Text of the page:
COLUMBUS, Ohio, Aug. 17 /CNW/ -- It took 30 years for Chemical Abstracts
Service to publish its first million abstracts. CAS indexed more than a
million records in 2006 alone, reflecting the accelerated pace of research and
discovery around the globe.
(Logo: http://www.newscom.com/cgi-bin/prnh/20070817/CLF008 )
Marking its 100th anniversary in 2007, CAS is expanding into allied
science fields and developing analysis tools for researchers on a global
platform. For instance, customers can access and review technical data on
Japanese patents within 48 hours of the patents being issued.
"CAS databases streamline the investigative process -- allowing you to
take an idea and rapidly find the important and necessary information before
you forget about the idea or it loses its excitement," said 2005 Nobel
Laureate in Chemistry, Dr. Robert Grubbs. "That really is invaluable."
CAS provides access to the world's chemical and scientific literature and
patents to speed and enable scientific discovery to improve peoples' lives.
CAS databases are available through search and analysis software for
scientists in all facets of the research process and anyone engaged in
intellectual property investigation.
What started as a volunteer activity to share chemical abstracts has
evolved into a $250 million a year enterprise serving 100 countries. CAS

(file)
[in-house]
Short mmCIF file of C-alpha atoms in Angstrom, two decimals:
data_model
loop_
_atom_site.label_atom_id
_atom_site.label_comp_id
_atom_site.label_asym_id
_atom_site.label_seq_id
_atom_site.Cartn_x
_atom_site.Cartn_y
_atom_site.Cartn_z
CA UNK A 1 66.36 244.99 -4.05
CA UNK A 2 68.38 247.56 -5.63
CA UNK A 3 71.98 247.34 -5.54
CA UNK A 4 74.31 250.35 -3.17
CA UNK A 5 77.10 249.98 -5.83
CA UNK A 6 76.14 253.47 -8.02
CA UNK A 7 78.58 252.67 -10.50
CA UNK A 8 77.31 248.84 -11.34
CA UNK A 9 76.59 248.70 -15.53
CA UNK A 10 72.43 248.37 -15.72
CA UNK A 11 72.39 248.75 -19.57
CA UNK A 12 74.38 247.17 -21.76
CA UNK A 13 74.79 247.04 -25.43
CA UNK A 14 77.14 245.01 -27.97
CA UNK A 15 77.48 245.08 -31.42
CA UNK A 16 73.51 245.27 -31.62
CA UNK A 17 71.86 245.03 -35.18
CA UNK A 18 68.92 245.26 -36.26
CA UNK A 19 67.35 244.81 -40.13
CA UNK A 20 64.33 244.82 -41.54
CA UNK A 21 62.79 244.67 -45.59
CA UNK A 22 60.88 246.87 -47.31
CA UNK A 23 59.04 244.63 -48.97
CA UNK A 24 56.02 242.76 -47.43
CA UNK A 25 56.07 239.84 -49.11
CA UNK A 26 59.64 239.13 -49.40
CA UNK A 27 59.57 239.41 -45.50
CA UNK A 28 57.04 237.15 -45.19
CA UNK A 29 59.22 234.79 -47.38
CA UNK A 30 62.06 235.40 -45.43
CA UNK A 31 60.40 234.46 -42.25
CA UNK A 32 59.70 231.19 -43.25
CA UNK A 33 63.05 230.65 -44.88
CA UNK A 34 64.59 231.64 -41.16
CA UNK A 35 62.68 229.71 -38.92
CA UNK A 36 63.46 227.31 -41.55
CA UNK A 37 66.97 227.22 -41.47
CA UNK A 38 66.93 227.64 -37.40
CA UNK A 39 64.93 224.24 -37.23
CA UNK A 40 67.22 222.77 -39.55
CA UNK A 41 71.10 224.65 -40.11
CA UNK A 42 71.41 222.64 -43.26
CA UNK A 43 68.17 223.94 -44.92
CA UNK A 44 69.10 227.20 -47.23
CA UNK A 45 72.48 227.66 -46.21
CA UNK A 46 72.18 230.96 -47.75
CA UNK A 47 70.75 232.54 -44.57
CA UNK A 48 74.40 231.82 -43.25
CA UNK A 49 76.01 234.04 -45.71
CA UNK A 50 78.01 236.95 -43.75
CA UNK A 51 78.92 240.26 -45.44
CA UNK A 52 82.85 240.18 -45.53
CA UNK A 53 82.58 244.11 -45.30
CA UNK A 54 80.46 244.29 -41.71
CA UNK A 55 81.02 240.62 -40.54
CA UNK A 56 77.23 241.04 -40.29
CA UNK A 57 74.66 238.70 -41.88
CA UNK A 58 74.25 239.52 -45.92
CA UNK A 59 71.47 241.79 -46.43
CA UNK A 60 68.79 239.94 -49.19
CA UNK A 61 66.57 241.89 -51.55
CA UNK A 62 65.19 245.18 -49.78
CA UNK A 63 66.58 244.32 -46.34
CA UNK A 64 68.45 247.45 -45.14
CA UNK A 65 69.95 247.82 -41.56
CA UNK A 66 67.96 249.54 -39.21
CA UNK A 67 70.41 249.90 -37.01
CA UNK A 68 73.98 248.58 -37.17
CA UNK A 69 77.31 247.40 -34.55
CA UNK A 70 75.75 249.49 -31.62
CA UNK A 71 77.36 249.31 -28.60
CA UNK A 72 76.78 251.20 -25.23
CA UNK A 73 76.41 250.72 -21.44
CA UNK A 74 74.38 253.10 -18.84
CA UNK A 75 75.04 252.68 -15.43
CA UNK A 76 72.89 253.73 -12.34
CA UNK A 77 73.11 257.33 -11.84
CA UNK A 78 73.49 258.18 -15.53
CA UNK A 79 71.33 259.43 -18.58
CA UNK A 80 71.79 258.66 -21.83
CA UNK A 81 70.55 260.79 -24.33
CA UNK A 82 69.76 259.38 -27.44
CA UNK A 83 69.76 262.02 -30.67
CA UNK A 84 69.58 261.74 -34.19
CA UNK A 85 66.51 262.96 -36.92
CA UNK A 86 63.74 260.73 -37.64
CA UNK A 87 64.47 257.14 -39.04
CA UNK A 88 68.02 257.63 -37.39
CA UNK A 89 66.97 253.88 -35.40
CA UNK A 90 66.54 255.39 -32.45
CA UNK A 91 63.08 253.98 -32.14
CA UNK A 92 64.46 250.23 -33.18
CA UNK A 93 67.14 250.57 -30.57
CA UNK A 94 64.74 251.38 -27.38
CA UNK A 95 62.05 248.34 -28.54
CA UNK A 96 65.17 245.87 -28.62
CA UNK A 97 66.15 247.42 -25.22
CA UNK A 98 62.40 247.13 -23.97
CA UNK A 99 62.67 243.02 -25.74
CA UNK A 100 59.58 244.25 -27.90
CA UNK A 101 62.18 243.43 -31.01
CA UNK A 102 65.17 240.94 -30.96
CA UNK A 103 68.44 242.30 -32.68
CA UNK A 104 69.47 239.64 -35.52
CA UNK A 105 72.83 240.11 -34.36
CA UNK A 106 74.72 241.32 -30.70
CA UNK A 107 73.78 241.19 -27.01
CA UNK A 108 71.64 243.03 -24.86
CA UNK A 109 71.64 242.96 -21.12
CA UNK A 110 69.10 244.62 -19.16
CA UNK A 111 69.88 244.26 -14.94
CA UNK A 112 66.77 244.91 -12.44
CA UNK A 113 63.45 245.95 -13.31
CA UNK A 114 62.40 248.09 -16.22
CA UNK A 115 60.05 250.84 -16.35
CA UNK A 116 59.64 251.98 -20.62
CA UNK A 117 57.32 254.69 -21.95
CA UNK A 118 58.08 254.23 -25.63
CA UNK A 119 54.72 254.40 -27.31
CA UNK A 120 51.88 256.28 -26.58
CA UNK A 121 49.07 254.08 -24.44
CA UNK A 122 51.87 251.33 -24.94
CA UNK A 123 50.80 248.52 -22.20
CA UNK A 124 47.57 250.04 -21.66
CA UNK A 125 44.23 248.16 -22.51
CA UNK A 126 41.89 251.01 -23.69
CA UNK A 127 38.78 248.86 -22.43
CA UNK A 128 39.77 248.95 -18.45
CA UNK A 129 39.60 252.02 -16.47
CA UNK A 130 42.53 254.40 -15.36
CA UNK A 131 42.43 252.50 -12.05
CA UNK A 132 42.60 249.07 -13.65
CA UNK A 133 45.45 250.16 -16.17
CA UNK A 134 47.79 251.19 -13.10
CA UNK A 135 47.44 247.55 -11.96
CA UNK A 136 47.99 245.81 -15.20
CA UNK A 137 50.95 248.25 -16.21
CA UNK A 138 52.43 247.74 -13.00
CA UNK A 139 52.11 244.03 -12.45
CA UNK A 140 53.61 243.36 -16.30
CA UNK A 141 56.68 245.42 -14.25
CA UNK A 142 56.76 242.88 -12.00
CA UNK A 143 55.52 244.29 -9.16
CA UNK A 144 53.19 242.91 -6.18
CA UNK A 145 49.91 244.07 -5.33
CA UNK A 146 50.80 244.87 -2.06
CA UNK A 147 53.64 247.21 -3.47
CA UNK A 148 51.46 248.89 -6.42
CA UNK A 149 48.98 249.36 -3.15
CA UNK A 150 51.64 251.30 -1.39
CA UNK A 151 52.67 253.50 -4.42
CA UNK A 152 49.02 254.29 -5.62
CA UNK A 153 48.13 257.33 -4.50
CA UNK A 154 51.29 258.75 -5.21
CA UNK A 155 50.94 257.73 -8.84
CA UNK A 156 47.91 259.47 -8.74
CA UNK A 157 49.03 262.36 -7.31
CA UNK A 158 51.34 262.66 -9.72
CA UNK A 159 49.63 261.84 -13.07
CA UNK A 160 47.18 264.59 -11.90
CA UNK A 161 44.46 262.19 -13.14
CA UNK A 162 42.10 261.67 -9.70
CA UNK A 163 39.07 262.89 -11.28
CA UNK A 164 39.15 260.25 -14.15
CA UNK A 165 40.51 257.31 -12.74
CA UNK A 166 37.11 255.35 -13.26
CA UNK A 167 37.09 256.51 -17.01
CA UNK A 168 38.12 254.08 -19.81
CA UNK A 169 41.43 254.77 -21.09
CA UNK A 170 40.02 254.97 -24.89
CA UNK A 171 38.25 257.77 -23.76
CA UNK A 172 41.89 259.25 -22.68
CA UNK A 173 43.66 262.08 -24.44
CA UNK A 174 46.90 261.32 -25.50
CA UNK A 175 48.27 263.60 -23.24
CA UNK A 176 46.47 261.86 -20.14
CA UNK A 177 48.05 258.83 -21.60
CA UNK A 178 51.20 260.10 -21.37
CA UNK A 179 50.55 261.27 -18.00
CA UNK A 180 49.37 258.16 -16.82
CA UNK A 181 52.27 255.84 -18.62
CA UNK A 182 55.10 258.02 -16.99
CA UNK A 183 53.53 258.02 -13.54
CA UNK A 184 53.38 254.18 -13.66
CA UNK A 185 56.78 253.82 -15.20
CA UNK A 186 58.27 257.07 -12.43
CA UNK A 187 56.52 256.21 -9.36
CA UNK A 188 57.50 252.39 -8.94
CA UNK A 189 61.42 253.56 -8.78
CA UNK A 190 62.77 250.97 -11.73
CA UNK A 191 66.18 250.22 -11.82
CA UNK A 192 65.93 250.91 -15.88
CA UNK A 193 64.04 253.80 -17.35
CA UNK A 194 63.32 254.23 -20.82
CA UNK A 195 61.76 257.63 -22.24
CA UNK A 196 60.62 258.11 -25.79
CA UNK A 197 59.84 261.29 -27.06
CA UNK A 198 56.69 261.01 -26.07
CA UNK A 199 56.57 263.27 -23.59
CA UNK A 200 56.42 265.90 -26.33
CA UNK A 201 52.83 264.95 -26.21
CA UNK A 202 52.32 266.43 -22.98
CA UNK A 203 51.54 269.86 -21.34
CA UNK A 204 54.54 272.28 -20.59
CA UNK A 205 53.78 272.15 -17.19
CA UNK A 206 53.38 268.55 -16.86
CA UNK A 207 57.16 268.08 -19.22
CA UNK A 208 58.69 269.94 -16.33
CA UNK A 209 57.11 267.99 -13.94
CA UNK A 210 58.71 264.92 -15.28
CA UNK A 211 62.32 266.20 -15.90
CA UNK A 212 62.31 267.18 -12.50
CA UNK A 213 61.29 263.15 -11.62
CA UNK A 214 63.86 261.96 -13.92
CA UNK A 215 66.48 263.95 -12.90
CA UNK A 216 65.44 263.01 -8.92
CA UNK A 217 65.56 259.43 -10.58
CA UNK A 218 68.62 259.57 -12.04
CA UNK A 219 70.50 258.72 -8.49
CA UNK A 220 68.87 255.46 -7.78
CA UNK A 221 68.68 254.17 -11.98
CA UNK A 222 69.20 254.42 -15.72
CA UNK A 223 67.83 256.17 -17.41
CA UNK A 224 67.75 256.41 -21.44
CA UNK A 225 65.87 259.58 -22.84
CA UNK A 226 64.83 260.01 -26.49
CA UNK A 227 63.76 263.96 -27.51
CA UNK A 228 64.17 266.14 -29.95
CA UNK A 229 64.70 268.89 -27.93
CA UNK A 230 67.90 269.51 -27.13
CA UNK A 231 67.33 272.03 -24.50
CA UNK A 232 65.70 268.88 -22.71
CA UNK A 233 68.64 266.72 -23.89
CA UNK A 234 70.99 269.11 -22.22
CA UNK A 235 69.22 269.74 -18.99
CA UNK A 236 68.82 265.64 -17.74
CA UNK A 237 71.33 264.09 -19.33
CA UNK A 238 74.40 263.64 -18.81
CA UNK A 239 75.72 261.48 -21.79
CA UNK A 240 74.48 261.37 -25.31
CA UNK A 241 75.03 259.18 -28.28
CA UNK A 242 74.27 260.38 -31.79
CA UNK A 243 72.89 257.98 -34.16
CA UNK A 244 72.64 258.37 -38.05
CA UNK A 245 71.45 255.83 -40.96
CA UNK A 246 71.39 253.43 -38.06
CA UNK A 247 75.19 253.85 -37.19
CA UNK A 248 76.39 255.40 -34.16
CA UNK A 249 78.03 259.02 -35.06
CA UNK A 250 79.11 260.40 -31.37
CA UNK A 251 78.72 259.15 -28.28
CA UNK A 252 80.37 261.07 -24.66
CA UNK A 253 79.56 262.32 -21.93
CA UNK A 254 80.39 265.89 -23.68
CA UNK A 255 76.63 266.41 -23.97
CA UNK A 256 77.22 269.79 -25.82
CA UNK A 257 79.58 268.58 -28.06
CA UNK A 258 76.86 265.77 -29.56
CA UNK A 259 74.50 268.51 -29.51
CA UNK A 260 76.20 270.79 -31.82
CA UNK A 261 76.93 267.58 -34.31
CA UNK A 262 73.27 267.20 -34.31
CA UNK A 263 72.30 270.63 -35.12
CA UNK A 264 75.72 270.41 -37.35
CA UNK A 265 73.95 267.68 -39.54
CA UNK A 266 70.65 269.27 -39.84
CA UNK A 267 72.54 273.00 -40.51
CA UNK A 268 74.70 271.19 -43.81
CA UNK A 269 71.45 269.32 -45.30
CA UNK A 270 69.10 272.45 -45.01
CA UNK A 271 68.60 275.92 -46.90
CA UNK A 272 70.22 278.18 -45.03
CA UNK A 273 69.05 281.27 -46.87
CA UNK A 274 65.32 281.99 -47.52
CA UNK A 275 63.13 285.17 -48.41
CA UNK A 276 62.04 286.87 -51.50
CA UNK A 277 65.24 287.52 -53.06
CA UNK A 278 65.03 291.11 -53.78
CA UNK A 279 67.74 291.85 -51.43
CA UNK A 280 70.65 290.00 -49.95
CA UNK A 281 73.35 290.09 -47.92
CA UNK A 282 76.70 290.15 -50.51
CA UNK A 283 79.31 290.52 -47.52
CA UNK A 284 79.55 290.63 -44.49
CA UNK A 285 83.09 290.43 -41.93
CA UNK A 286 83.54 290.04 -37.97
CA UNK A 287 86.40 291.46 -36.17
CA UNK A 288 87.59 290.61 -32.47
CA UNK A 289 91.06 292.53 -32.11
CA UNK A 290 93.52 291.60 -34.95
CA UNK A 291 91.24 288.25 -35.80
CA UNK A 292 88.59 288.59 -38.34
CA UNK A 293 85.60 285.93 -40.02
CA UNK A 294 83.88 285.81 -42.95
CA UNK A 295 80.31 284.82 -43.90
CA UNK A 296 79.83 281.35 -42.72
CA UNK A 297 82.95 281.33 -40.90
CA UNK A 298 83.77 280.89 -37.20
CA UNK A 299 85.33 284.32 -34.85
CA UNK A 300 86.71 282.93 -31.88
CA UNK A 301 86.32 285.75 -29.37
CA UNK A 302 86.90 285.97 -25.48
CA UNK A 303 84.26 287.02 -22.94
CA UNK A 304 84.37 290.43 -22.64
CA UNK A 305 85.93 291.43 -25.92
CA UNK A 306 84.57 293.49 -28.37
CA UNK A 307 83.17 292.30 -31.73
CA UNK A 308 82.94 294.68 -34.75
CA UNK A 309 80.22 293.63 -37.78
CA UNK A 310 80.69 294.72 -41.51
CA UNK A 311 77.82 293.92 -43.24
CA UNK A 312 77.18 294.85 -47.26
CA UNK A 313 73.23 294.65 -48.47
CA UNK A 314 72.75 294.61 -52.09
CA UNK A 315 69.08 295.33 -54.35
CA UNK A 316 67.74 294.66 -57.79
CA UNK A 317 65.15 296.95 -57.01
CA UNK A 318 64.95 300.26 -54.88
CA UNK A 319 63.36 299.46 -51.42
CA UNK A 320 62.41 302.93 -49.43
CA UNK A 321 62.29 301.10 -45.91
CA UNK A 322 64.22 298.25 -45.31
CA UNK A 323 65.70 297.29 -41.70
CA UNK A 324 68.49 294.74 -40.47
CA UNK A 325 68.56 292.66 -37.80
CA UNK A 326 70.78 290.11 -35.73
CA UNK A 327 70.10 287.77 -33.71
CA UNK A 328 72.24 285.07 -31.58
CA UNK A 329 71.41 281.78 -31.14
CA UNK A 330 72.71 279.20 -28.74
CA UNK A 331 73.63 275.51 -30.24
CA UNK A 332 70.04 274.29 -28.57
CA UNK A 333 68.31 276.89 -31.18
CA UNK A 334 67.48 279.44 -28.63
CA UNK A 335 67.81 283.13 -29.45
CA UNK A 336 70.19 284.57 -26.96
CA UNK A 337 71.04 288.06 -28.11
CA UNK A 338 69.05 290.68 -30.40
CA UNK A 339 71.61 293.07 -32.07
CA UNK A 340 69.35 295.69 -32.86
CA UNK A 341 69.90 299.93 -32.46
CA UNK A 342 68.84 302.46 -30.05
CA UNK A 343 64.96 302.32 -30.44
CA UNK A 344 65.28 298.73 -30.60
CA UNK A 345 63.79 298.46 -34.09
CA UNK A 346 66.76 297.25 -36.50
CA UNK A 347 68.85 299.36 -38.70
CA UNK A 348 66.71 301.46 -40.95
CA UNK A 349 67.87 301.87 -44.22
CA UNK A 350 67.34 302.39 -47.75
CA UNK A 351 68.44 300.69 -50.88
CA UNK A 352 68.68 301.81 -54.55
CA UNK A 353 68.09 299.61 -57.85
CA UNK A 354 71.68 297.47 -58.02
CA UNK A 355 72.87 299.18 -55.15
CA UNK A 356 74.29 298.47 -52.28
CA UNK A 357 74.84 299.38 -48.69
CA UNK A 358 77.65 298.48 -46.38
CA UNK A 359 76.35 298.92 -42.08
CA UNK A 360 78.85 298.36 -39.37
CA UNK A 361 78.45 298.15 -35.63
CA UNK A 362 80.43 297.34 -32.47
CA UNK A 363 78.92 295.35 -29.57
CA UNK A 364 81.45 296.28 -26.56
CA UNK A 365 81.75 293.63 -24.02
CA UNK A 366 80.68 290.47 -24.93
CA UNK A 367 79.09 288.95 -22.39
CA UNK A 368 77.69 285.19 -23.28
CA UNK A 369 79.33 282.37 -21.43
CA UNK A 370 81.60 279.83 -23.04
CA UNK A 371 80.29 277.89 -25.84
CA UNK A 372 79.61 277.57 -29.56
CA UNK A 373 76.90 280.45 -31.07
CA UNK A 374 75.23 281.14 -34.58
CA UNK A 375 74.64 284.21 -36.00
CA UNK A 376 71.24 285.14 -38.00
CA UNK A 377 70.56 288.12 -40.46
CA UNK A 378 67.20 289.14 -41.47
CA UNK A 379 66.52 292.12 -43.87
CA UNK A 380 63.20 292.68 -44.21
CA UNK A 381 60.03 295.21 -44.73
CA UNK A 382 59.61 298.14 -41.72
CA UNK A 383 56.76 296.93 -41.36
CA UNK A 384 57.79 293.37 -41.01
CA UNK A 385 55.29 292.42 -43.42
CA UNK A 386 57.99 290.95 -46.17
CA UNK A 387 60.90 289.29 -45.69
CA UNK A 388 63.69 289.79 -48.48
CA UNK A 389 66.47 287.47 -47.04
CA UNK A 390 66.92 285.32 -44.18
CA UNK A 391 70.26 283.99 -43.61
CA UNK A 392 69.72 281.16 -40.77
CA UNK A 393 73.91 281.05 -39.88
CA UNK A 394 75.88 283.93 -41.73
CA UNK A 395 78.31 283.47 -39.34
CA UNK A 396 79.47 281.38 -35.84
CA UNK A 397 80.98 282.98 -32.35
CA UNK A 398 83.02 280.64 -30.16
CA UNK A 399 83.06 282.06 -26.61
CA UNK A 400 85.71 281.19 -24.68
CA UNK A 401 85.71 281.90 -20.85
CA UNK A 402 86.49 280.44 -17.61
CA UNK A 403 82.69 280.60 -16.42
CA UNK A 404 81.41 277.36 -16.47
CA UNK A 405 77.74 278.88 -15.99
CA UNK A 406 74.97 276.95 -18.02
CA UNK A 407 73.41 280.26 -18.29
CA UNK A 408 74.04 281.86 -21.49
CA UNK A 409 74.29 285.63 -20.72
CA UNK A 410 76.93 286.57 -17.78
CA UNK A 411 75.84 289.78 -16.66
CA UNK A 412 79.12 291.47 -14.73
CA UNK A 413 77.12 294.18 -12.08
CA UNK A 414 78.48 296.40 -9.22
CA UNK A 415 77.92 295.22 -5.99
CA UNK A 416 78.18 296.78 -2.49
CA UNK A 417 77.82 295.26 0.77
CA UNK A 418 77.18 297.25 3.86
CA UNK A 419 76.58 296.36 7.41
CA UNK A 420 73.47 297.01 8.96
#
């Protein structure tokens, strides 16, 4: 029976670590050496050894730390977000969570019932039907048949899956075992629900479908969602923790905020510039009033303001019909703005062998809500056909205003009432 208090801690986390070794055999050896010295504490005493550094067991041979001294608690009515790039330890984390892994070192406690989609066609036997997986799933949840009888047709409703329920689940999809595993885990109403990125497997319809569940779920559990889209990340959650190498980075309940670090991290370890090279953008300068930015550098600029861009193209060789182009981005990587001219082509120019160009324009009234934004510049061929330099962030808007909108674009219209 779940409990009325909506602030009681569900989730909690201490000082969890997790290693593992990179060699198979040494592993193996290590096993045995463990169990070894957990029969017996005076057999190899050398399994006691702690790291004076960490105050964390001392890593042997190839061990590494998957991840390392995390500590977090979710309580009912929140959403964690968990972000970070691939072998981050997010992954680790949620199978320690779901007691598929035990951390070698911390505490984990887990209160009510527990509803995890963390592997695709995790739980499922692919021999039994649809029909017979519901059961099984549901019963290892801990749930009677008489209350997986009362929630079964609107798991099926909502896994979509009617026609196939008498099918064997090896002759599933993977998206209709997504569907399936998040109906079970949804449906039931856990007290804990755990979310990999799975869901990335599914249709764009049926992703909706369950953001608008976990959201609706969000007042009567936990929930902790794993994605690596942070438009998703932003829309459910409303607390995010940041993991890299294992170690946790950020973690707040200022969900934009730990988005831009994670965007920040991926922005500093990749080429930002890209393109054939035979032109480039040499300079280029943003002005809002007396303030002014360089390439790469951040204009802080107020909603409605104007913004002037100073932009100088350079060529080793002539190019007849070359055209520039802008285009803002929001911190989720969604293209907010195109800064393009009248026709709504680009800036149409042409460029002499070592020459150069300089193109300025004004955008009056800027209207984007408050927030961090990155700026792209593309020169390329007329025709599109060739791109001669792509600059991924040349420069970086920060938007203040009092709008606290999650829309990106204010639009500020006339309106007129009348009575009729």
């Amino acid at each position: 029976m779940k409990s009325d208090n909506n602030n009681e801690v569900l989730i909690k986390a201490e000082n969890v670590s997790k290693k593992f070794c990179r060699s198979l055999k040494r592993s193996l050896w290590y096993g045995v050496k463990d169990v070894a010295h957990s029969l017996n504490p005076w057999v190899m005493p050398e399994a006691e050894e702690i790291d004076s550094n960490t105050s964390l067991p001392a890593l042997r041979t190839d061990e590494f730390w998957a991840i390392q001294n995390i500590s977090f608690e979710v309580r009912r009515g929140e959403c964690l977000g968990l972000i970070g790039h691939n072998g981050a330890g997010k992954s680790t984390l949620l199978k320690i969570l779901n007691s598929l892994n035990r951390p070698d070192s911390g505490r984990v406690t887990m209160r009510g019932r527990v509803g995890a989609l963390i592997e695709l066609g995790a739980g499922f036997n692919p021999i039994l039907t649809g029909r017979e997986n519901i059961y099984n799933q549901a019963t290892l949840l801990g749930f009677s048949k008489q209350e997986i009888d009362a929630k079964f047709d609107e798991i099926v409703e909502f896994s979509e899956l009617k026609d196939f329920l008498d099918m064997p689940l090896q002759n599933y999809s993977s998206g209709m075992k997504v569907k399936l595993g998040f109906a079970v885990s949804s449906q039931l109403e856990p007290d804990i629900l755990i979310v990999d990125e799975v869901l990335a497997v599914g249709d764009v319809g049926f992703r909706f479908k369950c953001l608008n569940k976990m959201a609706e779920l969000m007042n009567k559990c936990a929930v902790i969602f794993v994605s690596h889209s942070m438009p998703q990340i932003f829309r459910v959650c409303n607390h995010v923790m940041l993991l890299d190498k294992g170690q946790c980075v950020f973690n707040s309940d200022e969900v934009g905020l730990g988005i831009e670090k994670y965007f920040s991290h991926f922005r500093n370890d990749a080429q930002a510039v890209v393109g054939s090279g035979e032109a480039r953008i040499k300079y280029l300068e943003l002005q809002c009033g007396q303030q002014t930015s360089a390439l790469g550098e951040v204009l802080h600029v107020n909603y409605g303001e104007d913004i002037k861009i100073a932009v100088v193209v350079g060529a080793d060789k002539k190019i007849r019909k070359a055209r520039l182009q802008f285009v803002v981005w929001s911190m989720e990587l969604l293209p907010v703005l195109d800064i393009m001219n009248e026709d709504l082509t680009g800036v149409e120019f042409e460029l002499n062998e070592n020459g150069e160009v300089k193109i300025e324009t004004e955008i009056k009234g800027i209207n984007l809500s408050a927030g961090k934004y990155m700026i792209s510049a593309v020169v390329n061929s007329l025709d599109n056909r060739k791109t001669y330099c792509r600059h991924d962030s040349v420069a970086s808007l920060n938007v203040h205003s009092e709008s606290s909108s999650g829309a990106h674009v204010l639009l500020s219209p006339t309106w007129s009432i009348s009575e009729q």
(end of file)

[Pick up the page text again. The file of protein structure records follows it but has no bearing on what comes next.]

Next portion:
databases contain more than 27 million bibliographic records and 13 million
reactions, while the CAS Registry(SM) includes more than 31 million records of
organic and inorganic substances. Today scientists around the world rely upon
the CAS Registry Number(R) as the globally accepted standard for describing a
In the 1990s, CAS introduced SciFinder(R), a desktop research tool.
Analysis and visualization capabilities are now featured in STN(R)
AnaVist(TM), supporting the evolving role of information professionals who are
management advisers for major corporations and academic institutions looking
to focus their R&D efforts.
CAS will mark its anniversary with customer briefings in Asia and Europe.
A symposium will be conducted at the ACS meeting in Boston August 19-23. The
company received recognition as a National Historic Chemical Landmark by the
American Chemical Society on June 14. CAS employs more than 1,300 people at
its Columbus, Ohio headquarters.
To learn more, visit
http://www.cas.org/newsevents/releases/casanniversary.html or contact:
Paul Werth Associates
For further information:
For further information: Eric Shively of CAS, +1-614-447-3847,
firstname.lastname@example.org; or Kristin Mack of Paul Werth Associates, +1-614-224-8114,
mobile, +1-614-975-4186, email@example.com, for CAS Web Site: